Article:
I appreciate the attempt at trying to instill some realistic expectations, but beyond that I'm not sure if I'm missing something -- I find this article to be toxic for multiple reasons:

- The thought that "superstar"/top entrepreneurs "never fail" is ridiculous.

- The idea that anyone other than the top 1% can't have an "original" idea, have vision, or have any sort of competency period.

- The examples of his failings sound incompetent to such a ridiculous degree. Again this reinforces the previous point.

- After reading this, I have the impression that "luck" is all there is unless you're in the "top 1%".

- The idea that procrastination is a positive force and that it means you need to step back and think about "something". There may be some truth in that, however I find it dangerous to accept it as simply as this.

I'm reminded of the below two sayings. There's probably some truth in them:

"The reasonable man adapts himself to the world; the unreasonable one persists in trying to adapt the world to himself. Therefore all progress depends on the unreasonable man." - George Bernard Shaw

"Fake it till you make it."

Although I find some of the advice interesting, the presentation is really confusing. Are these anti-patterns or patterns? Am I meant to emulate the mediocre entrepreneur or view these as cautions? If I follow these will I be doomed to only ever be mediocre?

I've never been a fan of articles that force me to put a ! before every sentence. Opposite day on the web!

I said, “$50,000″. They said, “No more than $1,000 and that’s a stretch.” I used my usual technique: “Deal!” - just laughed and laughed.

If you've never failed you are doing something wrong. Even does guys that he mentioned failed at something, the difference is that people don't want to know about the bad stories. Even if you can learn more with the failures.

Exactly. He says Larry Page never failed but the reality is he "failed" to sell his search engine Google but "succeeded" in not giving up. He tried for almost 2 years and when no one showed interest he decided to take it forward himself.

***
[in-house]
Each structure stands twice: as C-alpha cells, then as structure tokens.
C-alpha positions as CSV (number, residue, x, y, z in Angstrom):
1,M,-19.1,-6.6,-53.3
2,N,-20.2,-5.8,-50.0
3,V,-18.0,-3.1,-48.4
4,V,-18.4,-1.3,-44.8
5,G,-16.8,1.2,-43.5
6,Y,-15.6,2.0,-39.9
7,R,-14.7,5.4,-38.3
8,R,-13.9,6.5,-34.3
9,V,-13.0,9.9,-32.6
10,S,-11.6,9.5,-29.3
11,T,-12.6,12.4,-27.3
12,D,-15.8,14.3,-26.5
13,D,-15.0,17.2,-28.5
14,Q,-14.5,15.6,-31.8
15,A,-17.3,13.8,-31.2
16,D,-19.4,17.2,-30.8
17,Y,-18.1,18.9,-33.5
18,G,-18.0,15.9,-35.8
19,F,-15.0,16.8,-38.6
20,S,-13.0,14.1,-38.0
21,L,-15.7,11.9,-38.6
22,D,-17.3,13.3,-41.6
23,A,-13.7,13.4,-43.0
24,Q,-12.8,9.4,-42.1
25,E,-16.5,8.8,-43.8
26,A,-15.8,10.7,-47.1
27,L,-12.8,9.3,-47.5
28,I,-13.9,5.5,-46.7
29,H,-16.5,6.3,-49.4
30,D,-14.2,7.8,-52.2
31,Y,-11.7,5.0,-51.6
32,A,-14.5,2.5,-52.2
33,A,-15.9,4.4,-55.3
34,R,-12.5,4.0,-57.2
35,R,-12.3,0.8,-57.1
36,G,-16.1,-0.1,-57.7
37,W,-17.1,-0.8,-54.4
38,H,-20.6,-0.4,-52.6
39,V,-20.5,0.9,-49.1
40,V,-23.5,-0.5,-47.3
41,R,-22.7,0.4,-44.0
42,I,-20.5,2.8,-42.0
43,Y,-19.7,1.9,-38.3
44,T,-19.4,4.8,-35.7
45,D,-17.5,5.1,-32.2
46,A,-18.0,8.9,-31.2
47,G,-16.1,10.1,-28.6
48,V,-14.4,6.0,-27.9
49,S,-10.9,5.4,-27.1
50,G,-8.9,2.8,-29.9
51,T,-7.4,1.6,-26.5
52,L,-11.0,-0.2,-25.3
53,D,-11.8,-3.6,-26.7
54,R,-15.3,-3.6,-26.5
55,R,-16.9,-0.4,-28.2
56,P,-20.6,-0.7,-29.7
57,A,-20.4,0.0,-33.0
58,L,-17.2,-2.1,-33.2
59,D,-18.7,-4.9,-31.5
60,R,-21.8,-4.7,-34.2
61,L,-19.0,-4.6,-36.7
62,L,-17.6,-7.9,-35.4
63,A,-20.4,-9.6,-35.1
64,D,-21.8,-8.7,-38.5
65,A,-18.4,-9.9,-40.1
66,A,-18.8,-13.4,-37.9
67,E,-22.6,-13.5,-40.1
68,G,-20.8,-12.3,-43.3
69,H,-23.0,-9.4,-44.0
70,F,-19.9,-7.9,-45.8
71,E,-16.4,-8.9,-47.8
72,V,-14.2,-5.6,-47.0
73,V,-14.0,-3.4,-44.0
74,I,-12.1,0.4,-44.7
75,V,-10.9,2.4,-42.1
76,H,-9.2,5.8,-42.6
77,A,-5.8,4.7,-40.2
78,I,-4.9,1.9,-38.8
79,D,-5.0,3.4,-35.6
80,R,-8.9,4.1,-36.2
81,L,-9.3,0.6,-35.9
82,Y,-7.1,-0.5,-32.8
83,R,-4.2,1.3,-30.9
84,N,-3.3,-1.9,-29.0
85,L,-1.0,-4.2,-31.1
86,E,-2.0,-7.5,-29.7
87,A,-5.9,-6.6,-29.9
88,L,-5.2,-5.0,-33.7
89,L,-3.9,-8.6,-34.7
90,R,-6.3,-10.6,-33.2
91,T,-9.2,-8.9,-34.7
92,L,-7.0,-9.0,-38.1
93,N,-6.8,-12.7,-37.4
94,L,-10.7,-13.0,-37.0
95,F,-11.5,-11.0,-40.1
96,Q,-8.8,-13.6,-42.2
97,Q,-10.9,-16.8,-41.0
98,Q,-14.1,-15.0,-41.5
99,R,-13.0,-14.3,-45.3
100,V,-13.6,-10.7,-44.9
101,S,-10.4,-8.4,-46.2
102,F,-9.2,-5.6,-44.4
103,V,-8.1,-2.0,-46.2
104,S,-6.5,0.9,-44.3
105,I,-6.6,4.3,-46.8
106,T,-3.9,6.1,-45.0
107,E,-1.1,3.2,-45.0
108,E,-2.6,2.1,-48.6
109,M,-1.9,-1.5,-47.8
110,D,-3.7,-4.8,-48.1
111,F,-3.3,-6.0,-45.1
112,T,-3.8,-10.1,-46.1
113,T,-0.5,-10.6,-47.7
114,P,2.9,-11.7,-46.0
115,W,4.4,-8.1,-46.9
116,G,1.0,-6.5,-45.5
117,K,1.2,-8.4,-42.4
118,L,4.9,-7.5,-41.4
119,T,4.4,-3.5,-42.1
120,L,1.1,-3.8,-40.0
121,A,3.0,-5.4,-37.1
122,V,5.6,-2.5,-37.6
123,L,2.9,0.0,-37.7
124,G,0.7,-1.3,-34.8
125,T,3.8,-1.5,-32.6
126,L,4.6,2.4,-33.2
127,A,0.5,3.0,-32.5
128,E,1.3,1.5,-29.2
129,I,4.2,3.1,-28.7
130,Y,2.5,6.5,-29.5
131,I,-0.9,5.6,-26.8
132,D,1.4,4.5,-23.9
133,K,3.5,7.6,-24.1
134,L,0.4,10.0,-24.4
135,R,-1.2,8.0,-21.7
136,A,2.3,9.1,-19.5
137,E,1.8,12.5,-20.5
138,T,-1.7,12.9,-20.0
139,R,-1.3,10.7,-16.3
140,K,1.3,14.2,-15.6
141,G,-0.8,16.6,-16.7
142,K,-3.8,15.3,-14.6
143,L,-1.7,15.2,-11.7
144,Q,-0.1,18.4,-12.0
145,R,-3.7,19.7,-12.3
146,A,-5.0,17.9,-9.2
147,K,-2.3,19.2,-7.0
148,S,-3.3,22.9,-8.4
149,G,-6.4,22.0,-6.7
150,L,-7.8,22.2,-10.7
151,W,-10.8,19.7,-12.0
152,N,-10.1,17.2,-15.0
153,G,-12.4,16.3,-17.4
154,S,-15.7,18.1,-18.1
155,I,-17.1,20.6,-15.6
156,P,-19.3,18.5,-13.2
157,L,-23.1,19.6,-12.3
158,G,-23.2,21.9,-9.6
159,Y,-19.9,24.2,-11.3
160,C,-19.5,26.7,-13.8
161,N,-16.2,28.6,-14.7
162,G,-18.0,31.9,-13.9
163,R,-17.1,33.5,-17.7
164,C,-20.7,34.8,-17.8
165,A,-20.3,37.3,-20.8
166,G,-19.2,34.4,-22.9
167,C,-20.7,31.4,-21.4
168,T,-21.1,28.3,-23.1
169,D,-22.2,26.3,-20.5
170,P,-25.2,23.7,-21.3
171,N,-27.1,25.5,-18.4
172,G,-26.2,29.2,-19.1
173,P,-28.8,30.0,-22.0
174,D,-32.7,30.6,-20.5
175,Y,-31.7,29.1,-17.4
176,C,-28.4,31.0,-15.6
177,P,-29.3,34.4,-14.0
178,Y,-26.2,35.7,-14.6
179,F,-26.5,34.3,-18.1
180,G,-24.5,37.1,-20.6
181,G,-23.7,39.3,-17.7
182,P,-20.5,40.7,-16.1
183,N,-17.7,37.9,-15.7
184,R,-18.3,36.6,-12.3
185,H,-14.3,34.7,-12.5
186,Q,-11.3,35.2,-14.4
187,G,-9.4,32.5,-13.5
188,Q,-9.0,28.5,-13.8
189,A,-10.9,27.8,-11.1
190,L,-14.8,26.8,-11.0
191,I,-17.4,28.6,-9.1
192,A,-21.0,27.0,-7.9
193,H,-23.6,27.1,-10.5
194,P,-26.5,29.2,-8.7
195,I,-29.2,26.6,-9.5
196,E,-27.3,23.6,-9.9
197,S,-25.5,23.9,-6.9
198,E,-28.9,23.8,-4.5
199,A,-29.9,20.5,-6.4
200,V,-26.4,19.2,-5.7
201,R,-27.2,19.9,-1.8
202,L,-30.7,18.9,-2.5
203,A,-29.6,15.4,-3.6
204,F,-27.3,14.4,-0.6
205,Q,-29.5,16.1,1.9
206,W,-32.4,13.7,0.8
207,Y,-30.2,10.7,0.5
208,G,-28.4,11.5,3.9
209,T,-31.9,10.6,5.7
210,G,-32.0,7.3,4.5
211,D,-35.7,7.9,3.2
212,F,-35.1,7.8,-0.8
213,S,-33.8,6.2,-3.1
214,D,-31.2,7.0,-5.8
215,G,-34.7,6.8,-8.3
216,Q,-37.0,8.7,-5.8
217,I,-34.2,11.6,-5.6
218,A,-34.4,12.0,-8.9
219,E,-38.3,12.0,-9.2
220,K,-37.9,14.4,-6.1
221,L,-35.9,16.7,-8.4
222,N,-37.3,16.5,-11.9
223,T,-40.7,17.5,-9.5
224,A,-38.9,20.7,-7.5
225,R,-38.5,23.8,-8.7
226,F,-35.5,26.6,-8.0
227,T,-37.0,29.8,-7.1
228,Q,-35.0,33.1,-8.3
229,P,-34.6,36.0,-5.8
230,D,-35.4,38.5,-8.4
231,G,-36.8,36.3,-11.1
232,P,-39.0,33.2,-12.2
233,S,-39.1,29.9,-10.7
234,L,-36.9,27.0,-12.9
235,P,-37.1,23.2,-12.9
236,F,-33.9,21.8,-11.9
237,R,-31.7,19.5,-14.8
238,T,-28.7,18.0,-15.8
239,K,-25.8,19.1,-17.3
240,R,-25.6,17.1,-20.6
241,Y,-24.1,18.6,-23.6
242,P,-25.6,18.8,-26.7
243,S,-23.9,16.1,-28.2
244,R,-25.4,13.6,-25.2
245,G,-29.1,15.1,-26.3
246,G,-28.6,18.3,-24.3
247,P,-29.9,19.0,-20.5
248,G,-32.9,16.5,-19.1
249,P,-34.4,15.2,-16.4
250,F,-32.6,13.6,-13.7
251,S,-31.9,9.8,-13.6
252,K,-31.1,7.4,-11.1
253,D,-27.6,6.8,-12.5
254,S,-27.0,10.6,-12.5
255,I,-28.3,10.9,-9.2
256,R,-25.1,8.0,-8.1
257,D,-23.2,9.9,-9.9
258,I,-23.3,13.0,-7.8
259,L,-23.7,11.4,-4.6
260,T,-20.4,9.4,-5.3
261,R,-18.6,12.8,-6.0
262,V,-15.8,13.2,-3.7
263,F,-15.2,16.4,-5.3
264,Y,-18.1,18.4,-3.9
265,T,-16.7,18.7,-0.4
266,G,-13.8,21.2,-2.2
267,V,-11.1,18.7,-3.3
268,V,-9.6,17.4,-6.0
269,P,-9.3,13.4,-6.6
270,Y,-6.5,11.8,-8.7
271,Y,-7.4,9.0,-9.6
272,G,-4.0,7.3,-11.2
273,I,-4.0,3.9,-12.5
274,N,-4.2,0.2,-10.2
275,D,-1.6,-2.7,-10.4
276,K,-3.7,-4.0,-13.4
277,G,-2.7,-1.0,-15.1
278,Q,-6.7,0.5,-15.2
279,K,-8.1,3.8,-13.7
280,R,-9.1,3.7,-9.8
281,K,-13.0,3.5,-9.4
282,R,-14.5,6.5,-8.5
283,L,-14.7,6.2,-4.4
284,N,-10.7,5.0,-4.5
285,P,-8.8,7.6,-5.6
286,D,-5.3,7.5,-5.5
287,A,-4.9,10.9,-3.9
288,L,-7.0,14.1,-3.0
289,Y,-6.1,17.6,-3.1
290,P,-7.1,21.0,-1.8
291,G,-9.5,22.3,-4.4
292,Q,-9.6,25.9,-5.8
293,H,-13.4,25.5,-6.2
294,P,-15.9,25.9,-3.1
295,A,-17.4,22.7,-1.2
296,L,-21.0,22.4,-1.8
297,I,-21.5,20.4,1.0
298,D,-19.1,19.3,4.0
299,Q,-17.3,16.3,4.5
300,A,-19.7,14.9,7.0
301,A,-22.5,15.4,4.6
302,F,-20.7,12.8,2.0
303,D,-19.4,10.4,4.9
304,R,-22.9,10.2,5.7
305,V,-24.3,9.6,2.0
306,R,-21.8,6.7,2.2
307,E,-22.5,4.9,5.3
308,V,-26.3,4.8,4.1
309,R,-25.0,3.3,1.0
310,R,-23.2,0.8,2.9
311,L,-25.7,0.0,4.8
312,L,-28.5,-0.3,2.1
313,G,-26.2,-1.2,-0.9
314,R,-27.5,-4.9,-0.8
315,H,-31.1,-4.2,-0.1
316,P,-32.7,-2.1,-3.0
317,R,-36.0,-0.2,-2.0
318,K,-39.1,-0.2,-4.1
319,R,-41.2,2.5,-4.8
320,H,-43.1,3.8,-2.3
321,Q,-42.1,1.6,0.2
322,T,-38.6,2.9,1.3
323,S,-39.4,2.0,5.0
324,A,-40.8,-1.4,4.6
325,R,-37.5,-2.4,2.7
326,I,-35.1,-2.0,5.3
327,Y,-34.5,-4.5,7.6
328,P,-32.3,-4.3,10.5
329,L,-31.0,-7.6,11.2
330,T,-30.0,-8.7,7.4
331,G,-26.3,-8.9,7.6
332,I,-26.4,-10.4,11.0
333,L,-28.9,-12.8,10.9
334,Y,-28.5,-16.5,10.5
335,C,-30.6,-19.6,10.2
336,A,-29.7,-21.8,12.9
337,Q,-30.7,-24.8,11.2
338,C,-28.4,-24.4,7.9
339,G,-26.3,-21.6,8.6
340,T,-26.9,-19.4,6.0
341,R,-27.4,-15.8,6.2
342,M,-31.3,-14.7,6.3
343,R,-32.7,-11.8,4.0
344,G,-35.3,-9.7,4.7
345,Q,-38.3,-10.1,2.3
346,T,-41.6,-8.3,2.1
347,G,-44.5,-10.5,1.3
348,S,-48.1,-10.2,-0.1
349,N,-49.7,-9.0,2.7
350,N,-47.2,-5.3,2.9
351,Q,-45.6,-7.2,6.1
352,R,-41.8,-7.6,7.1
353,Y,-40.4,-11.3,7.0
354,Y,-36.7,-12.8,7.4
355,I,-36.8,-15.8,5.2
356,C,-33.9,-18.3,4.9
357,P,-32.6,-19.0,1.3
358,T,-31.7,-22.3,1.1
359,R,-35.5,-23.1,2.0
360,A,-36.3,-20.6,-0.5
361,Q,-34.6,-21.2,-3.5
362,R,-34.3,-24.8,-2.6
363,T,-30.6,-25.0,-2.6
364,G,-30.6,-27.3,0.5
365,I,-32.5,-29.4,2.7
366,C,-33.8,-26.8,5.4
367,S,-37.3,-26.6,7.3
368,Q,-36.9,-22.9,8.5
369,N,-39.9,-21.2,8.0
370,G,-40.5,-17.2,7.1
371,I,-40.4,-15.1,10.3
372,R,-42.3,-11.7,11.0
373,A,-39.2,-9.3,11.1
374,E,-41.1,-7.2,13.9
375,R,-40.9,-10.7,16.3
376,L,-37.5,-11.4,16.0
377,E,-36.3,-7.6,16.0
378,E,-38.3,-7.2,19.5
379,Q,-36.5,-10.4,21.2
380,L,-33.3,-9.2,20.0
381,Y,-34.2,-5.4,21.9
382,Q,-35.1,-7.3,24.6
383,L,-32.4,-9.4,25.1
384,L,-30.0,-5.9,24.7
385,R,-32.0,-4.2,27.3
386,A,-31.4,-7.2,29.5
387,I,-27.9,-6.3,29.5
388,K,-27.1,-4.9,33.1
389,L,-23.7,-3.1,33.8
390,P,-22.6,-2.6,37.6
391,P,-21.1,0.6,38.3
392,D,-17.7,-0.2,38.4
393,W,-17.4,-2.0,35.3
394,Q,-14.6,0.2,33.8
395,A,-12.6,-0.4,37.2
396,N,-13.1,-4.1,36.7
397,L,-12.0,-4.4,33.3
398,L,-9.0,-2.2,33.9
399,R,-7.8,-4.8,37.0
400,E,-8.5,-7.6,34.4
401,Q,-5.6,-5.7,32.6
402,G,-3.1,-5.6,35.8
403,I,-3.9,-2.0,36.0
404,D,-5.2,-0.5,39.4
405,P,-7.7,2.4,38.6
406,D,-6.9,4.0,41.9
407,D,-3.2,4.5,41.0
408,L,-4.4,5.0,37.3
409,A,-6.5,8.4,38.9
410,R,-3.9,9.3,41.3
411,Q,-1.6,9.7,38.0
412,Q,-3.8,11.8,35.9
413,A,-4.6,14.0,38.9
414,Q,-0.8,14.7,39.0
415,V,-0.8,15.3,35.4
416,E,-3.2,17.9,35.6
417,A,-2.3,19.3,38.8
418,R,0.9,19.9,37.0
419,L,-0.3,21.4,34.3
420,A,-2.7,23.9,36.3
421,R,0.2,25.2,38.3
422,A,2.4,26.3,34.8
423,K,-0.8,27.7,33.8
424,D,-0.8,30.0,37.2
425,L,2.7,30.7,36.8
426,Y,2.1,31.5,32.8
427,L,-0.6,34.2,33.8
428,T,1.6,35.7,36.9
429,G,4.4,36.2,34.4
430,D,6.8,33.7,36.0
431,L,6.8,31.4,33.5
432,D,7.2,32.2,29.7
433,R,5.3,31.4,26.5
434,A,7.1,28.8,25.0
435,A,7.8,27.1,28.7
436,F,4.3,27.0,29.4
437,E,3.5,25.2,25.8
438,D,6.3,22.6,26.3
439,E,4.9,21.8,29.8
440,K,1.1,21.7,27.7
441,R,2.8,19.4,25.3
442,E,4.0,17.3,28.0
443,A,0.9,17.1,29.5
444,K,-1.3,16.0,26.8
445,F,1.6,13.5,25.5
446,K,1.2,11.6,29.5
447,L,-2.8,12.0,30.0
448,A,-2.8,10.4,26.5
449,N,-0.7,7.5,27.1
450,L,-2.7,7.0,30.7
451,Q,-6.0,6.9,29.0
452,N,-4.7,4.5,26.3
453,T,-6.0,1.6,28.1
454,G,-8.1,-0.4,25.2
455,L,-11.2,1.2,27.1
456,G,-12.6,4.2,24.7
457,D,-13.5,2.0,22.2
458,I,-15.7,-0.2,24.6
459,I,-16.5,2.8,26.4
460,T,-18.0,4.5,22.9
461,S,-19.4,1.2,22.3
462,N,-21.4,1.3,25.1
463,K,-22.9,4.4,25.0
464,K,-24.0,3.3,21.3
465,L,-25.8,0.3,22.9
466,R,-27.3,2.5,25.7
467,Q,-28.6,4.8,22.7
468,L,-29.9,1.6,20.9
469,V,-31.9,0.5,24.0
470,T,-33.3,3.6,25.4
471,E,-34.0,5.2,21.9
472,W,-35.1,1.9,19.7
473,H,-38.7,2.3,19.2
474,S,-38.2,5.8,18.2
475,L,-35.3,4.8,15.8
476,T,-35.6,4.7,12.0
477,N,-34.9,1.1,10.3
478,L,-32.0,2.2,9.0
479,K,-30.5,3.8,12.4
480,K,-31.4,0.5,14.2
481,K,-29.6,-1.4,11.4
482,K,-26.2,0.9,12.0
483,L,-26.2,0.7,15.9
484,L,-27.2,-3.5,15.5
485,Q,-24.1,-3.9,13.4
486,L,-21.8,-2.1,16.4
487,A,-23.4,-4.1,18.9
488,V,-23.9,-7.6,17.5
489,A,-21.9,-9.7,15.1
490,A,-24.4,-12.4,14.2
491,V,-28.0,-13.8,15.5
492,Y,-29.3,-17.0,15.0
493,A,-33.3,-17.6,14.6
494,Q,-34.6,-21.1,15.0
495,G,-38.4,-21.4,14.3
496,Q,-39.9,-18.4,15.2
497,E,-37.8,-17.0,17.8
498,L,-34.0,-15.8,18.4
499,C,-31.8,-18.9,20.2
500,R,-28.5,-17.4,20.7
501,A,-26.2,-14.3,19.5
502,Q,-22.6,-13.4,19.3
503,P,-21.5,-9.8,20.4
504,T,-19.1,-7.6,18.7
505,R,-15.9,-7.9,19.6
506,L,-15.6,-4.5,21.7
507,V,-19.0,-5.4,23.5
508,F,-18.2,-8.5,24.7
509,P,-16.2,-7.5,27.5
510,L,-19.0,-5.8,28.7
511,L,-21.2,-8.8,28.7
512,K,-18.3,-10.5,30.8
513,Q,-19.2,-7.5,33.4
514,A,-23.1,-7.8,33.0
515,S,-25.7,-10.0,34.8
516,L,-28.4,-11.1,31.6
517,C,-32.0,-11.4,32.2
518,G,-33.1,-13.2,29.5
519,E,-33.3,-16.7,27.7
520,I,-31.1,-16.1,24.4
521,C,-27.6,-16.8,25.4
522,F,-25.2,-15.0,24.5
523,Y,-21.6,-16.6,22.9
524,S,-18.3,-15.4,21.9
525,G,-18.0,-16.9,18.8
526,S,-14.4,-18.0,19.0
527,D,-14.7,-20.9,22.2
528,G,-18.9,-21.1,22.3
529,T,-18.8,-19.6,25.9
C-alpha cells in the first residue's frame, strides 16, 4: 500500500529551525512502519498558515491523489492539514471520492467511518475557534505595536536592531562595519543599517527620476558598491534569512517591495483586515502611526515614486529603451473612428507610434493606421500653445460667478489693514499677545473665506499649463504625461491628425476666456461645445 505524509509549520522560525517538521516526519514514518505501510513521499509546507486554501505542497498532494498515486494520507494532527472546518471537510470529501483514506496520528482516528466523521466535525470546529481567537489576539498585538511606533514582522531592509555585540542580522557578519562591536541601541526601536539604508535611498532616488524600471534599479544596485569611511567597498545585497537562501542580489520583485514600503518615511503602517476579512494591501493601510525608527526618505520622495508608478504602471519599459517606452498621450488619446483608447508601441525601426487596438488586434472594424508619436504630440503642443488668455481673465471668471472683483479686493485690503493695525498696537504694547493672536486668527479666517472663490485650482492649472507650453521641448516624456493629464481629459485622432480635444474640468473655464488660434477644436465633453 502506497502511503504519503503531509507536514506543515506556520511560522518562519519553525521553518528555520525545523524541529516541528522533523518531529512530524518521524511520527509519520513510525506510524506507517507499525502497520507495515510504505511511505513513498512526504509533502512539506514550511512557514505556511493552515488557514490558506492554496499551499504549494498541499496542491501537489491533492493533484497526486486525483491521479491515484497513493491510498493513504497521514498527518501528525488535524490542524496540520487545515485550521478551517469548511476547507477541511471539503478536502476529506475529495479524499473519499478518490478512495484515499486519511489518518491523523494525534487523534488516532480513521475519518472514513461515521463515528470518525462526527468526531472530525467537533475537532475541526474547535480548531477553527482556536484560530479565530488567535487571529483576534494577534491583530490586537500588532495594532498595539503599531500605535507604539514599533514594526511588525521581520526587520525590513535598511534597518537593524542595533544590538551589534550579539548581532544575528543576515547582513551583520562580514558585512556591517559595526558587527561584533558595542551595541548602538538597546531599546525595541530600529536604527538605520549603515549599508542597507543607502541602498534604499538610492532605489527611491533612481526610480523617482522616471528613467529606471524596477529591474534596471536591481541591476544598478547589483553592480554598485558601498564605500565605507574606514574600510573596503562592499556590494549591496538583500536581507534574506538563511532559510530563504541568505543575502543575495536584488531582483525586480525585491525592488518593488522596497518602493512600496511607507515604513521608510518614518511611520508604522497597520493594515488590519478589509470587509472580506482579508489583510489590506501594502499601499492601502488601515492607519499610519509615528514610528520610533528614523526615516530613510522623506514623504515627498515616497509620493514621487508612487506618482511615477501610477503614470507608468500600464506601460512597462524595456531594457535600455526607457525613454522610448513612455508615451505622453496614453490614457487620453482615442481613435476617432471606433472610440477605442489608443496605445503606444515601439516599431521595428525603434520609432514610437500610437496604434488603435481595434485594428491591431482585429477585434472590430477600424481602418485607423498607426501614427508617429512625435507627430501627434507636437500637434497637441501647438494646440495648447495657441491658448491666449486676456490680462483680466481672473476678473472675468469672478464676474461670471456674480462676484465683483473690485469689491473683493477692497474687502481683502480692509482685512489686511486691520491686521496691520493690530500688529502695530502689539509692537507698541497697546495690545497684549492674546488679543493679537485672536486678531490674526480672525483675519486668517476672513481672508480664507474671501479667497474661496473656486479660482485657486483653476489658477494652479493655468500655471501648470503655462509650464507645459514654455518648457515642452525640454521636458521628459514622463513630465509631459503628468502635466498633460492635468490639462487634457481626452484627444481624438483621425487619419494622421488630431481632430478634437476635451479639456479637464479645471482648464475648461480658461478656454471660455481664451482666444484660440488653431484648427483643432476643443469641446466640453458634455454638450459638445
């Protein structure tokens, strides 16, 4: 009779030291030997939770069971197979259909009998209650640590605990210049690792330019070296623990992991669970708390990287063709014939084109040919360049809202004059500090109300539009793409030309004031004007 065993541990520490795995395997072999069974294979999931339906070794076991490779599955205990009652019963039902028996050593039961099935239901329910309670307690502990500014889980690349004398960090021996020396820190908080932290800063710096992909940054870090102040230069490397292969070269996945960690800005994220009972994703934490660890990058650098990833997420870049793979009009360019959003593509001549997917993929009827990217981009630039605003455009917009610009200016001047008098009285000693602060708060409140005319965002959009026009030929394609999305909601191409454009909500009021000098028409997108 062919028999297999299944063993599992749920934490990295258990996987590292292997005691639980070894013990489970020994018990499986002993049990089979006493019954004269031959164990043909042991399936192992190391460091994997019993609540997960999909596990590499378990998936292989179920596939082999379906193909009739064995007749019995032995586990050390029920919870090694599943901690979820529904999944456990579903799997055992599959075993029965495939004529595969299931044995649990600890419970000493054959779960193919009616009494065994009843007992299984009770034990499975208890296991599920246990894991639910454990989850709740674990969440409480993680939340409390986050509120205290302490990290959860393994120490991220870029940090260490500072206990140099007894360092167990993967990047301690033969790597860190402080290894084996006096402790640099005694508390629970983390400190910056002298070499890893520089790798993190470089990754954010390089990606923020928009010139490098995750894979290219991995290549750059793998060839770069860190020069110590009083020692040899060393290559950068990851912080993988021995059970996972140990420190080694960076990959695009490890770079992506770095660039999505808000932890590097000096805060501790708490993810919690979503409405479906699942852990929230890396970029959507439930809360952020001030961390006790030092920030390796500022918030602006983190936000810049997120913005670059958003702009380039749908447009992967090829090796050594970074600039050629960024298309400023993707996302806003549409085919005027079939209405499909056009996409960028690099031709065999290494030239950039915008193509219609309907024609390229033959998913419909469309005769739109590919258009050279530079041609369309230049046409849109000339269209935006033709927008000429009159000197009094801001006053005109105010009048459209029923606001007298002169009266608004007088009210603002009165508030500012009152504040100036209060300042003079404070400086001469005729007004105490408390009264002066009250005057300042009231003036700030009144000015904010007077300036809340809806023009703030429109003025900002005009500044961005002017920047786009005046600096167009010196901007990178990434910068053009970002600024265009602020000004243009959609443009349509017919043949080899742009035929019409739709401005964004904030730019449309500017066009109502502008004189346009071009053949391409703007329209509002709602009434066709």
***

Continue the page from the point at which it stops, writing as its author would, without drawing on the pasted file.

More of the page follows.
I am not sure I agree with failure as a sign of mediocrity I can identify few empirical evidence to defy this

But then he is using the term "mediocre entrepreneur" to mean not Larry Page and Mark Zuckerberg! So ... heh

I think anyone who eventually succeed in creating a wonderful and successful business cannot be called mediocre

But I actually believe it is a good list to ponder upon ( to criticize, to agree and disagree with)

he is using the term "mediocre entrepreneur" to mean not Larry Page and Mark Zuckerberg

Yes, I agree. There are always a few outliers who by combination of luck, skill, and hard work (mostly luck though) hit a home run their first time at bat. "Mediocre" can mean "ordinary" or "unremarkable" and a history speckled with failures is pretty typical of most "ordinary" entrepreneurs. I find it actually encouraging, that someone with the admitted faults of procrastination, poor networking/social skills, and poor negotiating skills can still, eventually, find success.

I'm honestly surprised at all the people who apparently haven't figured out that the article is written facetiously.

Personally, I'm not a fan of the author's recurring posts on TC. I've read most of them as they come up in gReader the past 6 months and all of them had my eyes rolling for one reason or another. I don't even have to read who's written the post to know it's him.

I don't get this one:


- Do anything to get a “yes” - Here’s a negotiation I did. I was starting stockpickr.com and meeting with the CEO of thestreet.com. He wanted his company to have a percentage of stockpickr.com and in exchange he would fill up all of our ad inventory. I was excited to do the deal. I said, “Ok, I was thinking you would get 10% of the company.” He laughed and said, “No. 50%”. He didn’t even say “We would like 50%”. He just said, “50%”. I then used all my negotiating skills and came up with a reply. “Okay. Deal.”

I’m a salesman. I like people to say yes to me.


How's this a good deal?

And also, a good salesman doesn't just want people to say yes, they want people to say yes on his terms, not on their terms...

I usually cringe when I come across self-help for entrepreneurs. It makes me feel like I'm watching Oprah; there's nothing wrong with that, but... you know.

But this one actually made me smile.

8. Write for techcrunch, without solid examples.

What happens to the hustler when they fall in love with something? How does their behavior change?

Definitely some great ideas here!